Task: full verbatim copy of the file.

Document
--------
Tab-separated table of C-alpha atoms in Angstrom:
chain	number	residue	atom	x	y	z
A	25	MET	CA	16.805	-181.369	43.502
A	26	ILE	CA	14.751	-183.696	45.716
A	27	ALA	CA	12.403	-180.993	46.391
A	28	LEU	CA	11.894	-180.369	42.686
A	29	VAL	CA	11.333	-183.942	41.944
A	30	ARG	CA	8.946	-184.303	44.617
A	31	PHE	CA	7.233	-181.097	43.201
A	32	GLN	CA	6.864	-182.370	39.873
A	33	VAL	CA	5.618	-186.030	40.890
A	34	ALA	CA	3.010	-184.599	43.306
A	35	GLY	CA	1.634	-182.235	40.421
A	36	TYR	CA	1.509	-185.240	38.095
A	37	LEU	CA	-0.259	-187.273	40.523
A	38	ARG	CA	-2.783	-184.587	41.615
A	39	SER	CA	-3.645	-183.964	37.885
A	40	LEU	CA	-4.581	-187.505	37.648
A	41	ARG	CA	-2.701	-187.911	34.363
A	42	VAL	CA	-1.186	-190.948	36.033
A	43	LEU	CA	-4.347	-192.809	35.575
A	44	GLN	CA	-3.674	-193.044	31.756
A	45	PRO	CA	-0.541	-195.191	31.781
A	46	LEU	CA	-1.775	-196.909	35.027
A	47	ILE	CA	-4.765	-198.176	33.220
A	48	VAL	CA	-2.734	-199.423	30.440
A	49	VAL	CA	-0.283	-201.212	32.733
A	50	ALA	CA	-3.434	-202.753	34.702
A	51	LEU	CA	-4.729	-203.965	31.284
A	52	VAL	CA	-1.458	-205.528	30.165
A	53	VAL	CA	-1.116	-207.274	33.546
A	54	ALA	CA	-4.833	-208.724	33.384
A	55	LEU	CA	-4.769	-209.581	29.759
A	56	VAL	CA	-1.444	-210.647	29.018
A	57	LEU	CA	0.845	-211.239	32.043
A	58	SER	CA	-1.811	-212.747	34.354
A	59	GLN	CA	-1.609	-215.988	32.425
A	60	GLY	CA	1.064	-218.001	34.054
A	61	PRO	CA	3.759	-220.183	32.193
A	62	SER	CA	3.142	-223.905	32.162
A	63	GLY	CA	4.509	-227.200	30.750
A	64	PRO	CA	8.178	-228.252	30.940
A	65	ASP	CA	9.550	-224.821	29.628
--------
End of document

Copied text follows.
Tab-separated table of C-alpha atoms in Angstrom:
chain	number	residue	atom	x	y	z
A	25	MET	CA	16.805	-181.369	43.502
A	26	ILE	CA	14.751	-183.696	45.716
A	27	ALA	CA	12.403	-180.993	46.391
A	28	LEU	CA	11.894	-180.369	42.686
A	29	VAL	CA	11.333	-183.942	41.944
A	30	ARG	CA	8.946	-184.303	44.617
A	31	PHE	CA	7.233	-181.097	43.201
A	32	GLN	CA	6.864	-182.370	39.873
A	33	VAL	CA	5.618	-186.030	40.890
A	34	ALA	CA	3.010	-184.599	43.306
A	35	GLY	CA	1.634	-182.235	40.421
A	36	TYR	CA	1.509	-185.240	38.095
A	37	LEU	CA	-0.259	-187.273	40.523
A	38	ARG	CA	-2.783	-184.587	41.615
A	39	SER	CA	-3.645	-183.964	37.885
A	40	LEU	CA	-4.581	-187.505	37.648
A	41	ARG	CA	-2.701	-187.911	34.363
A	42	VAL	CA	-1.186	-190.948	36.033
A	43	LEU	CA	-4.347	-192.809	35.575
A	44	GLN	CA	-3.674	-193.044	31.756
A	45	PRO	CA	-0.541	-195.191	31.781
A	46	LEU	CA	-1.775	-196.909	35.027
A	47	ILE	CA	-4.765	-198.176	33.220
A	48	VAL	CA	-2.734	-199.423	30.440
A	49	VAL	CA	-0.283	-201.212	32.733
A	50	ALA	CA	-3.434	-202.753	34.702
A	51	LEU	CA	-4.729	-203.965	31.284
A	52	VAL	CA	-1.458	-205.528	30.165
A	53	VAL	CA	-1.116	-207.274	33.546
A	54	ALA	CA	-4.833	-208.724	33.384
A	55	LEU	CA	-4.769	-209.581	29.759
A	56	VAL	CA	-1.444	-210.647	29.018
A	57	LEU	CA	0.845	-211.239	32.043
A	58	SER	CA	-1.811	-212.747	34.354
A	59	GLN	CA	-1.609	-215.988	32.425
A	60	GLY	CA	1.064	-218.001	34.054
A	61	PRO	CA	3.759	-220.183	32.193
A	62	SER	CA	3.142	-223.905	32.162
A	63	GLY	CA	4.509	-227.200	30.750
A	64	PRO	CA	8.178	-228.252	30.940
A	65	ASP	CA	9.550	-224.821	29.628